AUSTIN, Texas — A massive Border Patrol facility in El Paso erected to ensure immigrants were not detained outside has blown past its four-digit capacity, leaving hundreds of people to face near-freezing temperatures outdoors, the Washington Examiner has learned.
Since Friday, Border Patrol agents in El Paso, Texas, have interdicted more than 10,000 noncitizens who illegally entered the United States from the Mexican city of Ciudad Juarez, according to data shared by the city of El Paso.
The Border Patrol’s El Paso Sector Central Processing Center is legally permitted to hold 1,040 people inside. As of Tuesday morning, the CPC was at capacity with another 700 people outside, according to a U.S. Customs and Border Protection spokesman authorized to speak with the press.
“Although we’ve had pretty high numbers, we’re able to handle this surge because of the improvements that have been happening in sector since 2019,” the CBP official said.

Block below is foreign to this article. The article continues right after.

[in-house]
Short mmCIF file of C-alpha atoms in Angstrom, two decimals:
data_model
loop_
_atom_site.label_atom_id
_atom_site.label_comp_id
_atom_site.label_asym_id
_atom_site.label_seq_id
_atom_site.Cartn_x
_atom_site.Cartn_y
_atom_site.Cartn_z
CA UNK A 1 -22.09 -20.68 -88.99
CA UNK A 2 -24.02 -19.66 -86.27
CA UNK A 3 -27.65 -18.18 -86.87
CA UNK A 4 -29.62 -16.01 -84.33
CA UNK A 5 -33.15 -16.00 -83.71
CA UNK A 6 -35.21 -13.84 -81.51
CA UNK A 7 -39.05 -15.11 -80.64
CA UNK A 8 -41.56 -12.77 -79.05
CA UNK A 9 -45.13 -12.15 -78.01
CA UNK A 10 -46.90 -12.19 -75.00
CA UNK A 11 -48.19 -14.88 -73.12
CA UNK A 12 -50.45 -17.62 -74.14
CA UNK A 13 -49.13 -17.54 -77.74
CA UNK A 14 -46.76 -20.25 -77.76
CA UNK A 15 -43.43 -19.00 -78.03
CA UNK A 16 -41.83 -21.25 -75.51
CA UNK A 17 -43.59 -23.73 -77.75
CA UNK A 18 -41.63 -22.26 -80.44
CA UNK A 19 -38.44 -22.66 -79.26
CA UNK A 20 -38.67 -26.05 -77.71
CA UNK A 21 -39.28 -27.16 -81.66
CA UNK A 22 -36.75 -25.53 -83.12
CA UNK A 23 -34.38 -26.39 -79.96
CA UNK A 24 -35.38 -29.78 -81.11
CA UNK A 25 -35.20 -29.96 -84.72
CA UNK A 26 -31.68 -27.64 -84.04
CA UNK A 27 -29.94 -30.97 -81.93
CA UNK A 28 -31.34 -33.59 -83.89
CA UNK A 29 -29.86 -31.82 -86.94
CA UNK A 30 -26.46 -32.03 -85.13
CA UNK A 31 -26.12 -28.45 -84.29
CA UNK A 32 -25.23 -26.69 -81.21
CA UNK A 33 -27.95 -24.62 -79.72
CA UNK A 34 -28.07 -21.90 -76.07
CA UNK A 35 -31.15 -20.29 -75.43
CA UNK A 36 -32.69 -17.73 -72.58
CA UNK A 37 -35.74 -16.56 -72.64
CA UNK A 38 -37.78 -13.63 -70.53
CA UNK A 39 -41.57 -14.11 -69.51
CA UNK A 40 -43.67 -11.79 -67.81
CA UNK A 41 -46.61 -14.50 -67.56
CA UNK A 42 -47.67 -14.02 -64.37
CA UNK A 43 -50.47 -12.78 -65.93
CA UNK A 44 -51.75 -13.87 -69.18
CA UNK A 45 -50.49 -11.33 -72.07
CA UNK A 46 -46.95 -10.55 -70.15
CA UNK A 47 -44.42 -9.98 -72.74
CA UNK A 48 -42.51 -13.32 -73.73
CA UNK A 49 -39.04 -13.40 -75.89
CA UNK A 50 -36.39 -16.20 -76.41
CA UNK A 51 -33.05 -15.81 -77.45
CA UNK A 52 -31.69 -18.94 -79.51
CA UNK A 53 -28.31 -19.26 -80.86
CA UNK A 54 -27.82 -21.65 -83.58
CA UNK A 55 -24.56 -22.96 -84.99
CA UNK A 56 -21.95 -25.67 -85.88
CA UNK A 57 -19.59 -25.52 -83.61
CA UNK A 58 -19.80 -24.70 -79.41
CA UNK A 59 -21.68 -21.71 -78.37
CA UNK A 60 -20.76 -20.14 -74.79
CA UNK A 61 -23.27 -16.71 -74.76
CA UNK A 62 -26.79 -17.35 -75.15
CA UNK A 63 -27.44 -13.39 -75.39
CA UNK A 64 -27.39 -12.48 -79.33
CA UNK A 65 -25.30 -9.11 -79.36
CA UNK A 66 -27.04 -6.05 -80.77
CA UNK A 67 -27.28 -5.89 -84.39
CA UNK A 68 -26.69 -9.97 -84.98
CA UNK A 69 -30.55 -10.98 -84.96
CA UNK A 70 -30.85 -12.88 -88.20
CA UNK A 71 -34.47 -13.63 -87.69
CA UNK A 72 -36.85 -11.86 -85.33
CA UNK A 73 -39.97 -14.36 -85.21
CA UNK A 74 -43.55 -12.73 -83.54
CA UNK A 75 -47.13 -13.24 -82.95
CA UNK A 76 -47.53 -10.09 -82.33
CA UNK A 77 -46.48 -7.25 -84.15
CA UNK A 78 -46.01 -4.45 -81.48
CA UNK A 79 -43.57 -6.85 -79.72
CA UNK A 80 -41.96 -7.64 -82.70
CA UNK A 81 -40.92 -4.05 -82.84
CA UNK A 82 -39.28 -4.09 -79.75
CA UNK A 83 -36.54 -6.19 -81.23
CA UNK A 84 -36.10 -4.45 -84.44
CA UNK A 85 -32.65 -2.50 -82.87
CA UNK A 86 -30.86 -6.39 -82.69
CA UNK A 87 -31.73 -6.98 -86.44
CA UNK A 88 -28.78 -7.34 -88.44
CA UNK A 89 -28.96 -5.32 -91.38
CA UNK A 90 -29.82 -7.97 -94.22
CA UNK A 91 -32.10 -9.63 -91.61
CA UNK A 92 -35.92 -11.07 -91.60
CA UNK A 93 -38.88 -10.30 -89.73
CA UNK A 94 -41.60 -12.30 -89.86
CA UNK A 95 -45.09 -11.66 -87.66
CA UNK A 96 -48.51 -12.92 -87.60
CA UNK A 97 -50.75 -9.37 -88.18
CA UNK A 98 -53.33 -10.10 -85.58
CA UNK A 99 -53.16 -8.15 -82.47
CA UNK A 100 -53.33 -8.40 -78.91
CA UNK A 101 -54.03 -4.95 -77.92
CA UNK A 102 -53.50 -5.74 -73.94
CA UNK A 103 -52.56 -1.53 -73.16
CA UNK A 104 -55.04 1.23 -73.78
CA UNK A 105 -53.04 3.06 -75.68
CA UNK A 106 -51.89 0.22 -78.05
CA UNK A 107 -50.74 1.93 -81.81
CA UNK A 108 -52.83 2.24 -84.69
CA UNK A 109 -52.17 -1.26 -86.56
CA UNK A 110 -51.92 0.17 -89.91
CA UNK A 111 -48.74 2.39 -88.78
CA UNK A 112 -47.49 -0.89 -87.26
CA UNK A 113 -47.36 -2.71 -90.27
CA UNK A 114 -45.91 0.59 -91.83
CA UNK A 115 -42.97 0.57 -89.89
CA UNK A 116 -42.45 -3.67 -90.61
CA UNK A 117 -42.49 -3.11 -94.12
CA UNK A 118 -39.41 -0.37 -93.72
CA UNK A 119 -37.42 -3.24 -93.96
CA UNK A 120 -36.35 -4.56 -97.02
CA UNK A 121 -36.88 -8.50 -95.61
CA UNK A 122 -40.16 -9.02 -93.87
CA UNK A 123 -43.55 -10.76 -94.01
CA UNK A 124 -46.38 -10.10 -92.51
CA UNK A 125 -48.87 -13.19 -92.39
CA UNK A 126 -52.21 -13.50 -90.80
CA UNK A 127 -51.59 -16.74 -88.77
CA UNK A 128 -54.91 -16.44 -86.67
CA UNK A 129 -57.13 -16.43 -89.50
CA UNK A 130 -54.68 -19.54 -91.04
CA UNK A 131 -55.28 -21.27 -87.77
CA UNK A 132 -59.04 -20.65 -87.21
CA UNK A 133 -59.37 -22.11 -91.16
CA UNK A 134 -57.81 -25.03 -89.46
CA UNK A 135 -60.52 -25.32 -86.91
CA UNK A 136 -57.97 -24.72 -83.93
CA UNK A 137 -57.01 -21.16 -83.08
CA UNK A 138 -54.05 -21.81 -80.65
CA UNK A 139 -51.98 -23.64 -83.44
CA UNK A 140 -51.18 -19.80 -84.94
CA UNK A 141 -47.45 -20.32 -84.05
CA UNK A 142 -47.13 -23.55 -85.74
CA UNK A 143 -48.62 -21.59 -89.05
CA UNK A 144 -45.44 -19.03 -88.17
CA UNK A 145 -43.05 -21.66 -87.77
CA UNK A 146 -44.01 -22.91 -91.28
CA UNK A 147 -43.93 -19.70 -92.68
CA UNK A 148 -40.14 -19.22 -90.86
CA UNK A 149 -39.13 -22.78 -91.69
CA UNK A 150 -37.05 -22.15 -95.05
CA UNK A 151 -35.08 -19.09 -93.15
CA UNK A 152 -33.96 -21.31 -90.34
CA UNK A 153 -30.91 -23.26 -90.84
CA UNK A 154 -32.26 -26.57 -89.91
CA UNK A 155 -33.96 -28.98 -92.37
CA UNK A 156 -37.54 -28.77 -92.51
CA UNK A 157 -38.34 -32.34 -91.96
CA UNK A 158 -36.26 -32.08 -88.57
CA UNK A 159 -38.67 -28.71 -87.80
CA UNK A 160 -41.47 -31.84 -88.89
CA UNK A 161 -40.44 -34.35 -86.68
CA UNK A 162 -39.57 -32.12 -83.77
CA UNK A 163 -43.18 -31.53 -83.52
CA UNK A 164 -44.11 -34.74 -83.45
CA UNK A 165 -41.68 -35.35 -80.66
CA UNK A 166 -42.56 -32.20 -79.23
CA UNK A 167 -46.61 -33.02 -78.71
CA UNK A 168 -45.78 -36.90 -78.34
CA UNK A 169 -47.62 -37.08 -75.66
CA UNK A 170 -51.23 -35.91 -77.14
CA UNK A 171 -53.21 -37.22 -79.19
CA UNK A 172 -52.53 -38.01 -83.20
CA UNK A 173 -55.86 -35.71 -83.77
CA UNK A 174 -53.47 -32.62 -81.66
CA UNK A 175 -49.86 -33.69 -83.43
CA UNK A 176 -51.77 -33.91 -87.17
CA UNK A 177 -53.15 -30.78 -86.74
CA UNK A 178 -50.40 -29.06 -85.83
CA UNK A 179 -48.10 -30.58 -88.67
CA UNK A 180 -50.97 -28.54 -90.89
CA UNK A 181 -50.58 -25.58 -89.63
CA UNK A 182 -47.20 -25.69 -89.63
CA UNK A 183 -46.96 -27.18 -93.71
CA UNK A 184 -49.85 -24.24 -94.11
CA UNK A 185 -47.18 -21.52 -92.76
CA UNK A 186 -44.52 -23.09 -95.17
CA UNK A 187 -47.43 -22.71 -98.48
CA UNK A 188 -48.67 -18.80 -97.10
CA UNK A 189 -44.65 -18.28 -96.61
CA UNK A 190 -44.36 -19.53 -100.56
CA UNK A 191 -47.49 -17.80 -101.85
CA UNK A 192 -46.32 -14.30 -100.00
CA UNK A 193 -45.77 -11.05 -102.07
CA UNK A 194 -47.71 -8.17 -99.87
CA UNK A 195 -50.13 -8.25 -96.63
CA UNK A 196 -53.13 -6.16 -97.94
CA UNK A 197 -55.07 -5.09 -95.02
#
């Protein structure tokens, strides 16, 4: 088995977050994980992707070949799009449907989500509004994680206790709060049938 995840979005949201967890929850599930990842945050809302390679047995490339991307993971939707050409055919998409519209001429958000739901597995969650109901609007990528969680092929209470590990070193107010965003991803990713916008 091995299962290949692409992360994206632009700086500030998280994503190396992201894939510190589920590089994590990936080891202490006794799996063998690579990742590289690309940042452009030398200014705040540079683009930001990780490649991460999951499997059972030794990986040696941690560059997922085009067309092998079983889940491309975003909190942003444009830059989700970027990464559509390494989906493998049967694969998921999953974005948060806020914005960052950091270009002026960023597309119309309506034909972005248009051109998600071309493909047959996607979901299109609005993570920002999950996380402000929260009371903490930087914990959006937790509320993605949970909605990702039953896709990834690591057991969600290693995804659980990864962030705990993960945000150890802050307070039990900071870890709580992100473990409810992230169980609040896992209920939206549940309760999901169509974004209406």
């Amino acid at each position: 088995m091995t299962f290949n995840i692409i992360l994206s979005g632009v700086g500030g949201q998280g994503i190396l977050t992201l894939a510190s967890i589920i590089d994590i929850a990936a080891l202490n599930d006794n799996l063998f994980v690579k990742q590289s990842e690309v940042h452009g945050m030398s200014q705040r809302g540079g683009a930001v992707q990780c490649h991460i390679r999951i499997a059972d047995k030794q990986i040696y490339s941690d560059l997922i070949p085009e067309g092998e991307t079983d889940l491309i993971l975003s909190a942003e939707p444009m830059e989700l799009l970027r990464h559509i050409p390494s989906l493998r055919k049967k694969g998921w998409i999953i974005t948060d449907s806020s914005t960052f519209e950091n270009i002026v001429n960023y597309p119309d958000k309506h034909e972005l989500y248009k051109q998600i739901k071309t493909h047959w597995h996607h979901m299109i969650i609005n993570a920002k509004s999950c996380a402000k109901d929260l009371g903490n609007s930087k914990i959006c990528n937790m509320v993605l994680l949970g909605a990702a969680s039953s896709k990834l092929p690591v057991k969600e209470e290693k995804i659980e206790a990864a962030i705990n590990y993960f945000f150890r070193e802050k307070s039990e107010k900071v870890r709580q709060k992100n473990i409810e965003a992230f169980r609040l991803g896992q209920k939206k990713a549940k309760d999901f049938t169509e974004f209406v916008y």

The temperature in El Paso dropped to 35 degrees Fahrenheit on Monday evening. Immigrants were provided Mylar aluminum blankets while they were held outside.
The CPC was built after a lesser number of people illegally crossed the border in El Paso in 2019. Detention conditions came under national scrutiny as Border Patrol stations throughout the region became overwhelmed, resulting in immigrants being detained for weeks longer than the three-day limit, held outside in extreme heat, and unaccompanied children were held at a station in Clint, Texas.
Democrats, led by Rep. Veronica Escobar (D-TX) of El Paso, declared the situation to be a humanitarian crisis and criticized the Trump administration for holding immigrants outside and in deplorable conditions. Congress funded the creation of a massive facility that would serve as the one-point stop for processing and prevent a repeat of the 2019 incident.
CBP wrote in an email that the agency had surged agents from the neighboring Big Bend Sector to El Paso, as well as Office of Field Operations officers who work at the ports of entry, to help process immigrants in custody.